Castlevania: The Adventure

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Castlevania: The Adventure
Castlevania Adventureboxing.jpg
North American box art
Programmer(s)Masato Maegawa
Yoshiaki Yamada
Artist(s)Koichi Kimura
Nobuya Nakazato
Composer(s)Shigeru Fukutake
Norio Hanzawa
Hidehiro Funauchi
Platform(s)Game Boy, Game Boy Color
ReleaseGame Boy
  • JP: October 27, 1989
  • NA: December 15, 1989[1]
  • PAL: 1991
  • JP: September 25, 1997 (Konami GB Collection Vol. 1)
  • EU: 2000 (Konami GB Collection Vol. 1)

Castlevania: The Adventure[a] is a platform game released for the Game Boy in 1989. It is the first Castlevania title for the system. Castlevania: The Adventure was re-released in color as part of the Konami GB Collection compilations in Japan and Europe. A remake titled Castlevania: The Adventure ReBirth was released as a WiiWare game for the Wii. The original game is included in the Castlevania Anniversary Collection, which was released in 2019.


A screenshot of the game's first level.

Set a century before the events of the original Castlevania, the player controls an ancestor of Simon Belmont named Christopher Belmont who goes on a quest to defeat Dracula.[1][2][3]

The game consists of four stages, and unlike other Castlevania games, there are no sub-weapons, but hearts are used to restore health.[1] The player has three lives, after which the player must restart the level.[3] Weapons can be upgraded, such as the whip into the chain whip and flame whip, but any enemy damage will downgrade an upgraded weapon.[3] At the end of each level, there is a "primary evil" to confront.[4] Players can utilize crystals, hearts, and crosses of gold.[4] There is a point counter, and at 10,000 points, a player receives an extra life, and receives one for every 20,000 points after that.[4] Each stage has a time limit in which to complete the level.[4]


Aggregate score

Castlevania: The Adventure received mixed reviews. The game was regarded difficult at times, with long levels and only three lives before playing the second cycle. The graphics were thought to be "competent", the music well-composed with memorable tunes.[3] IGN said it had a basic design, none of the series' staple bosses, and nothing original.[1] Game Informer's Tim Turi felt that it was held back by its technical limitations but praised its sound quality.[6]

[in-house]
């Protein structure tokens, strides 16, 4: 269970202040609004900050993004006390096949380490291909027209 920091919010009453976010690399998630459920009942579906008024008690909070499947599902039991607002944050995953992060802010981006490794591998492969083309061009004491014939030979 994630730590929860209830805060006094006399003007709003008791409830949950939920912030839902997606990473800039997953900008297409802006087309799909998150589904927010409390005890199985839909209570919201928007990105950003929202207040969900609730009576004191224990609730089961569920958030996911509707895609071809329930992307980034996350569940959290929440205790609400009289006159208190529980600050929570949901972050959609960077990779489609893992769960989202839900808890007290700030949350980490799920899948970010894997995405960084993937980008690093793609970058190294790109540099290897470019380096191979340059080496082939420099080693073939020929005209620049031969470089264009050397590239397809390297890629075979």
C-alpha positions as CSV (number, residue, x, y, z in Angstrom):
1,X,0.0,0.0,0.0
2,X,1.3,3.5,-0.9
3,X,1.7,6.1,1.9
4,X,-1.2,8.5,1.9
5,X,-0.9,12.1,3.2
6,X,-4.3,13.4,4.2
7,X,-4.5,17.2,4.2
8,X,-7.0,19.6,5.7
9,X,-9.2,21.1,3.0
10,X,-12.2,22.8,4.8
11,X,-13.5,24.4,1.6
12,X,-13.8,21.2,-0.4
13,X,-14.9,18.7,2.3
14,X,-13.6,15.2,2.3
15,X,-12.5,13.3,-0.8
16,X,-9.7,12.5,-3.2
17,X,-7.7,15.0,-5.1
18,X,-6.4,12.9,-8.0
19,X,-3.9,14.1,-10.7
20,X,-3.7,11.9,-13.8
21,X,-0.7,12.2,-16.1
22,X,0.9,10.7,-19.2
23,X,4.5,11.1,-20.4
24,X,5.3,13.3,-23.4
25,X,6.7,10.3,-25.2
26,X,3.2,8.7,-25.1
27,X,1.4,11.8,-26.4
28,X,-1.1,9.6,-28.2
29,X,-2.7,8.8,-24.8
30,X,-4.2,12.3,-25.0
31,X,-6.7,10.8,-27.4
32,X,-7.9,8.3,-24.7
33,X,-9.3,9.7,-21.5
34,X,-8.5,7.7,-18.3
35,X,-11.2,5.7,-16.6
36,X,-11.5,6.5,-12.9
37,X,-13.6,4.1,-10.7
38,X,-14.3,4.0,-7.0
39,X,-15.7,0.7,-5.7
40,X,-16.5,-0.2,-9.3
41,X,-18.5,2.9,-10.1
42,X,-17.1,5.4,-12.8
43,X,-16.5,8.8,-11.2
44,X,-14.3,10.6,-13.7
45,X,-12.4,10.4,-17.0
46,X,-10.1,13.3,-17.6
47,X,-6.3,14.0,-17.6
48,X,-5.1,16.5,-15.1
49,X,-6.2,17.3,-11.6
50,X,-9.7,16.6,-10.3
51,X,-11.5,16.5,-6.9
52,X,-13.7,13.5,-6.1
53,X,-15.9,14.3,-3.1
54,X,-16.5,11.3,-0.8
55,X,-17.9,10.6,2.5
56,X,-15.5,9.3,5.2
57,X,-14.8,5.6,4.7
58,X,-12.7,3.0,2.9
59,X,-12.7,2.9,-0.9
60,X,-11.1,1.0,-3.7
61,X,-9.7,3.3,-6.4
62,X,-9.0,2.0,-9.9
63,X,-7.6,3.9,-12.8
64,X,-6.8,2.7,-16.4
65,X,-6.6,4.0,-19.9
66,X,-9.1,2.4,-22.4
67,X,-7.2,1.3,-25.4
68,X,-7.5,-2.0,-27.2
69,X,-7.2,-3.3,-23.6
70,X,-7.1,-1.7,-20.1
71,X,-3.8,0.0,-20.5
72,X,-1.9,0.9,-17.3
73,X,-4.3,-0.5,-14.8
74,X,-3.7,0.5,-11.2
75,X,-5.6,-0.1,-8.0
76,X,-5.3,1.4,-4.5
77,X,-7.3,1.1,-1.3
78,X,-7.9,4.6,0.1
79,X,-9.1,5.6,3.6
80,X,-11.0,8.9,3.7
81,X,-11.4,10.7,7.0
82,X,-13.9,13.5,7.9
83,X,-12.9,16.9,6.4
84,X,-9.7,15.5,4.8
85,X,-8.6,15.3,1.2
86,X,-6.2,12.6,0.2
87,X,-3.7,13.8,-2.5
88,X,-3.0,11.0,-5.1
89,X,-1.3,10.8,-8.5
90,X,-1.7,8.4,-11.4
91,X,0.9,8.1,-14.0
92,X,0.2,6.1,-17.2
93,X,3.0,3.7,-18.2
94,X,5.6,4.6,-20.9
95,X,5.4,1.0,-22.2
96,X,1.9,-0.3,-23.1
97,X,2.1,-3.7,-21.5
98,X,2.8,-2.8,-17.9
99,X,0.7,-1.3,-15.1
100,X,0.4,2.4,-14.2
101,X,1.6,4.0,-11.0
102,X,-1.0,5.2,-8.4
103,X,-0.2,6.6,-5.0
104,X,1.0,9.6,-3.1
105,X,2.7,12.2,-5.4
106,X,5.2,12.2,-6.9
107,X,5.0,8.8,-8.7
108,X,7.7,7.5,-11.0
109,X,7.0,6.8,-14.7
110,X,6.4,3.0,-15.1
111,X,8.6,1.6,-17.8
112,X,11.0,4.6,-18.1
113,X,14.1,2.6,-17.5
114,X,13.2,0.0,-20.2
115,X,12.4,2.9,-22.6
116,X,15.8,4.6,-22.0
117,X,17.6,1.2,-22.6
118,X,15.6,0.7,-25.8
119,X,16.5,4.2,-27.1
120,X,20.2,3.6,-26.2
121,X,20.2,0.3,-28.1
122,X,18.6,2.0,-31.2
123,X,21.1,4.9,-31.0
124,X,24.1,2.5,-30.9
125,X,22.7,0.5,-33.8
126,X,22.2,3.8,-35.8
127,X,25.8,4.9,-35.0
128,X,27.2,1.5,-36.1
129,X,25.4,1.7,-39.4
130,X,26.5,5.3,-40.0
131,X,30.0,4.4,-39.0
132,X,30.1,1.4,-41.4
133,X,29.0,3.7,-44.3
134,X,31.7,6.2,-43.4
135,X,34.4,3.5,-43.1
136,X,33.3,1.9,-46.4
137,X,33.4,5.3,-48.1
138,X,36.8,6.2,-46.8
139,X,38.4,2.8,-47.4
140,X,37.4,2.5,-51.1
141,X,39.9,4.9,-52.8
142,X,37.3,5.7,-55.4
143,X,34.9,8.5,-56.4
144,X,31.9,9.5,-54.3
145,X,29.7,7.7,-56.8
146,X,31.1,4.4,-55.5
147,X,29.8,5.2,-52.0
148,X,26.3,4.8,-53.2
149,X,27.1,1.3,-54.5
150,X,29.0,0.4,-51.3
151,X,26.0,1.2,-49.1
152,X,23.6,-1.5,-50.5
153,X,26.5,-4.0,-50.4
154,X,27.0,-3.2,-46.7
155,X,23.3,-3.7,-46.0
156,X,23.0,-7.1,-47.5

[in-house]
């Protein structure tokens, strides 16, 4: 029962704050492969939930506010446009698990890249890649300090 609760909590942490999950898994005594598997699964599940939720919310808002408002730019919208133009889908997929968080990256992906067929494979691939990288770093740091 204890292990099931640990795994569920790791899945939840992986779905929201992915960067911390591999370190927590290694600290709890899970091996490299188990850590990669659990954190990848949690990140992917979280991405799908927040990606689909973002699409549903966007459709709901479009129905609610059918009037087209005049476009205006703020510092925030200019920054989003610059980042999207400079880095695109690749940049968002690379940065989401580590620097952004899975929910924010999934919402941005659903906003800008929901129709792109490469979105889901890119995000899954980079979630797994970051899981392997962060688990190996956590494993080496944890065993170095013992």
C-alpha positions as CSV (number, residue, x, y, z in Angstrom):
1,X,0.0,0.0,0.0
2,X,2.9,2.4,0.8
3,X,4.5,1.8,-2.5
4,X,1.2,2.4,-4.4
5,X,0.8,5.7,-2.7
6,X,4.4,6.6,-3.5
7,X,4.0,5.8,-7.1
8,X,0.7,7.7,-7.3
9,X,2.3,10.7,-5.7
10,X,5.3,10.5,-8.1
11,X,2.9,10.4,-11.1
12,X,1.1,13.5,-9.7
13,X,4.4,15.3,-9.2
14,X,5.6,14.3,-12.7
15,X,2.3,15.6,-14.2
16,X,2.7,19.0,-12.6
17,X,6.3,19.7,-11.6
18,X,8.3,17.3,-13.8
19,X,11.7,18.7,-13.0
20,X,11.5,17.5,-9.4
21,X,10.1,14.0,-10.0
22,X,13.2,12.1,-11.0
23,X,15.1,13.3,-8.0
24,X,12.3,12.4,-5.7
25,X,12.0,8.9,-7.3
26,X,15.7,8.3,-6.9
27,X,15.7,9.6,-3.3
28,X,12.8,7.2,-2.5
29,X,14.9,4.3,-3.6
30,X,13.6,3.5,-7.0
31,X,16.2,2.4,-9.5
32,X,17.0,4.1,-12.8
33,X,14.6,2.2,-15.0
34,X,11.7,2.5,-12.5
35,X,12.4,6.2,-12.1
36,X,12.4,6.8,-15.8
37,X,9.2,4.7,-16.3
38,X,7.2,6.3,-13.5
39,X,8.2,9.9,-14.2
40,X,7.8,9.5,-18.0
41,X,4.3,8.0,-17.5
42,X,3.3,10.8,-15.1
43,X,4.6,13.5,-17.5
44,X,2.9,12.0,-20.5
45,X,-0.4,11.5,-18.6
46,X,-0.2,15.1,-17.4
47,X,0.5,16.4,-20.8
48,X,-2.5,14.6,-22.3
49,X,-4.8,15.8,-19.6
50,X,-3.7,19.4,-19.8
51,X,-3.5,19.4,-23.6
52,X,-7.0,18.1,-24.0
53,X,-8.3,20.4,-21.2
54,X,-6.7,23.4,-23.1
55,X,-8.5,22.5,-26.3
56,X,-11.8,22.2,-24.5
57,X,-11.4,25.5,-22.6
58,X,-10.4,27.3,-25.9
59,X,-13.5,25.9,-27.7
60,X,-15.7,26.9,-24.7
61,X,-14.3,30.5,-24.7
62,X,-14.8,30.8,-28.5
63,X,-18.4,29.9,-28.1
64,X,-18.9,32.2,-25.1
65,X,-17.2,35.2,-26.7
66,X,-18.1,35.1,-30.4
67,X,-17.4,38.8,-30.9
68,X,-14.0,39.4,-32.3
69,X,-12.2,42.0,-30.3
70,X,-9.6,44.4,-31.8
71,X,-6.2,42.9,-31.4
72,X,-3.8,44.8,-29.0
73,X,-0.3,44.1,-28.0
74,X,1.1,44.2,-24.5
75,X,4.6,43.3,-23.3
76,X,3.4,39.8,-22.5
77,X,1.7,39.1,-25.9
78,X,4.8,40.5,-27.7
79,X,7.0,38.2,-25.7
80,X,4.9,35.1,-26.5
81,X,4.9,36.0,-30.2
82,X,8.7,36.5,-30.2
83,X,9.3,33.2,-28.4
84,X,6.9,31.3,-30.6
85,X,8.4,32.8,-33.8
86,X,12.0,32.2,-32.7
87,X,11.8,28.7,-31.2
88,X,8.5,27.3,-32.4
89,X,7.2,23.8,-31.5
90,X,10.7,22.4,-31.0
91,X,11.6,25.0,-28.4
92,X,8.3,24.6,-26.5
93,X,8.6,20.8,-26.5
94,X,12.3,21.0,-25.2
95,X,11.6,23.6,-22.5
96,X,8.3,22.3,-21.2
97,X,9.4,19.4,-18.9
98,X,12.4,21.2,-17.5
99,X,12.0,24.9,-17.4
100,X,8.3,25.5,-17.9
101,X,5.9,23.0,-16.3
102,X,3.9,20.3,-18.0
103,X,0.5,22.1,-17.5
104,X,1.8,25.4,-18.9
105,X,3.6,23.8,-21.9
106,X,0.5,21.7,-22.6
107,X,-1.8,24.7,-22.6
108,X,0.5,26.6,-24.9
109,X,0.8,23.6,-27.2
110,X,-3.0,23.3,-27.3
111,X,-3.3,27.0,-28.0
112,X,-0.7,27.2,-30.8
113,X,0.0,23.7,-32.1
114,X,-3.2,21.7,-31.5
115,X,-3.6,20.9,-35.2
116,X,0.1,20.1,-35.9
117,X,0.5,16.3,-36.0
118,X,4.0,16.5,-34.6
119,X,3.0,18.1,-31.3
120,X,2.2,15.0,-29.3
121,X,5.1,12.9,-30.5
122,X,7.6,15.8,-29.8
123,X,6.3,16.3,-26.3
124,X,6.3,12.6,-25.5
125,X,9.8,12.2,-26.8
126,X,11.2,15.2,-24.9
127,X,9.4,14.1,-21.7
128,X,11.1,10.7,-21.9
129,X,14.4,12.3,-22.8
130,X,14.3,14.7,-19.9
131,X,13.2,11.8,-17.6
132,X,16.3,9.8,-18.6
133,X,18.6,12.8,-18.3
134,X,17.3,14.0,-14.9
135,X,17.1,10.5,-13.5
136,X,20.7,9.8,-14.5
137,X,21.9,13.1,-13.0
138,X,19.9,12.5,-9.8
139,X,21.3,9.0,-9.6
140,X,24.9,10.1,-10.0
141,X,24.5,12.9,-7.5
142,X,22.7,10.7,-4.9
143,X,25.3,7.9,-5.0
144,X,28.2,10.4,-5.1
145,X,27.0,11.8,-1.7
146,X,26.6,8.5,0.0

In other media[edit]

A series of comic books were released in 2005 by IDW Publishing called Castlevania: The Belmont Legacy, which are based on the game.[7]


  1. ^ Known in Japan as Dracula Densetsu (ドラキュラ伝説, Dorakyura Densetsu, Dracula Legend)


  1. ^ a b c d Mark Bozon (2007-01-18). "Castlevania: The Retrospective". IGN. p. 5. Retrieved 2008-07-12.
  2. ^ Konami staff, ed. (1991). Castlevania II: Belmont's Revenge instruction manual. Konami. p. 11. ???-CW-USA.
  3. ^ a b c d "Castlevania: The Adventure (1989)". GameSpy. 1999-01-01. Archived from the original on 2010-01-09. Retrieved 2010-01-31.
  4. ^ a b c d Konami staff, ed. (1989). Castlevania: The Adventure instruction manual. Konami. DMG-CV-USA.
  5. ^ "Castlevania: The Adventure for Game Boy". GameRankings. CBS Interactive. Archived from the original on 2018-12-15. Retrieved 2018-11-01.
  6. ^ Turi, Tim (2012-04-04). "Ranking The Castlevania Bloodline". Game Informer. Archived from the original on 2013-05-07. Retrieved 2013-12-05.
  7. ^ "Castlevania: The Belmont Legacy". GameSpy. 2005-01-01. Archived from the original on 2010-06-11. Retrieved 2010-01-31.

External links[edit]